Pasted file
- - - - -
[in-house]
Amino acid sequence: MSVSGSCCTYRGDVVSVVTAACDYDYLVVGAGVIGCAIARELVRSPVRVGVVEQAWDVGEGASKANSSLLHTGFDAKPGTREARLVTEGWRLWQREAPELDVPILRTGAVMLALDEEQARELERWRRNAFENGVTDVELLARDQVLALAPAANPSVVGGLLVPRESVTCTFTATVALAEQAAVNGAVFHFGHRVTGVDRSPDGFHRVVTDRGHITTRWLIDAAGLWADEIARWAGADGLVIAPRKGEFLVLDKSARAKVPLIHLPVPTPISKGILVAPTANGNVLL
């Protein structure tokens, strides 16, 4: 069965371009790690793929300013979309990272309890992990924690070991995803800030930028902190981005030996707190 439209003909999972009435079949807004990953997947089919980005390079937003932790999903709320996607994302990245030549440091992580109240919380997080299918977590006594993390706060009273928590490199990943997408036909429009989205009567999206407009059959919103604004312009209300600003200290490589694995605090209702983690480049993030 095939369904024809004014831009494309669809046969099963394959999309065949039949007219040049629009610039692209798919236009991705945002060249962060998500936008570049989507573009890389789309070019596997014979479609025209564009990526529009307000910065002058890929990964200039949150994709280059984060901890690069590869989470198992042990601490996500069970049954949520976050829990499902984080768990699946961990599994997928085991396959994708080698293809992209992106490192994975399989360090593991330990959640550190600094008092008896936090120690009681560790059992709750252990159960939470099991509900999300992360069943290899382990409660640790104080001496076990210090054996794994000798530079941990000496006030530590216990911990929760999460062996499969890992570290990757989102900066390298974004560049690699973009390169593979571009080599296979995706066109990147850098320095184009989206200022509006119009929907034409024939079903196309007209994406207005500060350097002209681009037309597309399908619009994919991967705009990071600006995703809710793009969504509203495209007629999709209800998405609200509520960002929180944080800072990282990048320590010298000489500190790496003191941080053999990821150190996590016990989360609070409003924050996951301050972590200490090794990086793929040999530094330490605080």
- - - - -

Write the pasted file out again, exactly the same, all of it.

[in-house]
Amino acid sequence: MSVSGSCCTYRGDVVSVVTAACDYDYLVVGAGVIGCAIARELVRSPVRVGVVEQAWDVGEGASKANSSLLHTGFDAKPGTREARLVTEGWRLWQREAPELDVPILRTGAVMLALDEEQARELERWRRNAFENGVTDVELLARDQVLALAPAANPSVVGGLLVPRESVTCTFTATVALAEQAAVNGAVFHFGHRVTGVDRSPDGFHRVVTDRGHITTRWLIDAAGLWADEIARWAGADGLVIAPRKGEFLVLDKSARAKVPLIHLPVPTPISKGILVAPTANGNVLL
């Protein structure tokens, strides 16, 4: 069965371009790690793929300013979309990272309890992990924690070991995803800030930028902190981005030996707190 439209003909999972009435079949807004990953997947089919980005390079937003932790999903709320996607994302990245030549440091992580109240919380997080299918977590006594993390706060009273928590490199990943997408036909429009989205009567999206407009059959919103604004312009209300600003200290490589694995605090209702983690480049993030 095939369904024809004014831009494309669809046969099963394959999309065949039949007219040049629009610039692209798919236009991705945002060249962060998500936008570049989507573009890389789309070019596997014979479609025209564009990526529009307000910065002058890929990964200039949150994709280059984060901890690069590869989470198992042990601490996500069970049954949520976050829990499902984080768990699946961990599994997928085991396959994708080698293809992209992106490192994975399989360090593991330990959640550190600094008092008896936090120690009681560790059992709750252990159960939470099991509900999300992360069943290899382990409660640790104080001496076990210090054996794994000798530079941990000496006030530590216990911990929760999460062996499969890992570290990757989102900066390298974004560049690699973009390169593979571009080599296979995706066109990147850098320095184009989206200022509006119009929907034409024939079903196309007209994406207005500060350097002209681009037309597309399908619009994919991967705009990071600006995703809710793009969504509203495209007629999709209800998405609200509520960002929180944080800072990282990048320590010298000489500190790496003191941080053999990821150190996590016990989360609070409003924050996951301050972590200490090794990086793929040999530094330490605080």